‘How is it possible they didn’t find anybody?’

Everything would change in the investigation in December of 2004, seven months after Rosa disappeared.

A human skull was found off the side of the ride in the 11700 block of Kearney Road on the Southwest Side.

A further search of the area would find other bones nearby in a brushy area.

The clothes found at the scene matched those she was last seen wearing when she was last seen on May 27, the night her sister said she left after their argument.

The remains were later identified as Rosa.

The following year in 2005, “America’s Most Wanted” aired an episode about Rosa’s disappearance and death.

According to that episode, a picture of Rosa was discovered inside a 1983 blue Oldsmobile, a vehicle that was apparently found in a junkyard but there was no word who owned that vehicle.

“How is it possible they didn’t find anybody? Did they not have someone in mind? Because I think initially it was reported nationally that there was a person of interest but then nothing,” Degollado said.


To this day, Rosa’s cause of death was never released and it’s unclear if there was ever a person of interest in the case that still remains unsolved.

“It’s been mind-boggling to think why so long and still nothing,” Degollado said.

Because of where Rosa’s body was found, the case was transferred from SAPD to BCSO’s jurisdiction.

“Not a whole lot of people that are willing to talk to us in detail about it,” Sheriff Javier Salazar said. “Certainly we would love the opportunity to talk to these family members again if they are so inclined. And maybe the guilt has taken the place of that motive to protect somebody.”

17 years later

It has been 17 years since Rosa disappeared, there have been multiple theories about what happened including that a stranger was involved.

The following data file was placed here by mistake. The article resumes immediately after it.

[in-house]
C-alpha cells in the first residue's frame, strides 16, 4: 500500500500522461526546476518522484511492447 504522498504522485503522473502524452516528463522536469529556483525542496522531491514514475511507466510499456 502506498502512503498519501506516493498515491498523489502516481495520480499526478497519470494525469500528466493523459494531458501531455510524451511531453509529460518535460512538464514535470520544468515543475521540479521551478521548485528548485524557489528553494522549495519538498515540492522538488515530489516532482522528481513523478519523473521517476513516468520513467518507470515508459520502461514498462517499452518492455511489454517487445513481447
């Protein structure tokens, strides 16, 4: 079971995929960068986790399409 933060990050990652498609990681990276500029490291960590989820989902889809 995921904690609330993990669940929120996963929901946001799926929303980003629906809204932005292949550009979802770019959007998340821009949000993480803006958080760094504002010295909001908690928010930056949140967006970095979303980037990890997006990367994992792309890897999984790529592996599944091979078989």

“I spoke to a retired detective who took the case for Bexar County early on and she seems to think it was because it was a stranger who took her. Maybe. And making it even hard to find that stranger whoever or wherever that person is. So that brings up another worry. What if they do it again?” Degollado said.

The case struck a chord with people across San Antonio and had a profound impact on Degollado.

“I think because her parents were Mexican immigrants, had settled in San Antonio, started a new life for themselves here, pretty much on the surface living the American Dream. And yet it took this very ugly violent turn. How was that possible?” Degollado said.

If you have any information on Rosa’s case, you can call Crime Stoppers at (210) 224-STOP. There is up to a $5,000 reward for information that leads to an arrest.

More South Texas Crime Stories:

About the Authors

Erica Hernandez is an Emmy award-winning journalist with 15 years of experience in the broadcast news business. Erica has covered a wide array of stories all over Central and South Texas. She's currently the court reporter and cohost of the podcast Texas Crime Stories.

Leigh Waldman is an investigative reporter at KSAT 12. She joined the station in 2021. Leigh comes to San Antonio from the Midwest after spending time at a station in Omaha, NE. After two winters there, she knew it was time to come home to Texas. When Leigh is not at work, she enjoys eating, playing with her dogs and spending time with family.

Recommended Videos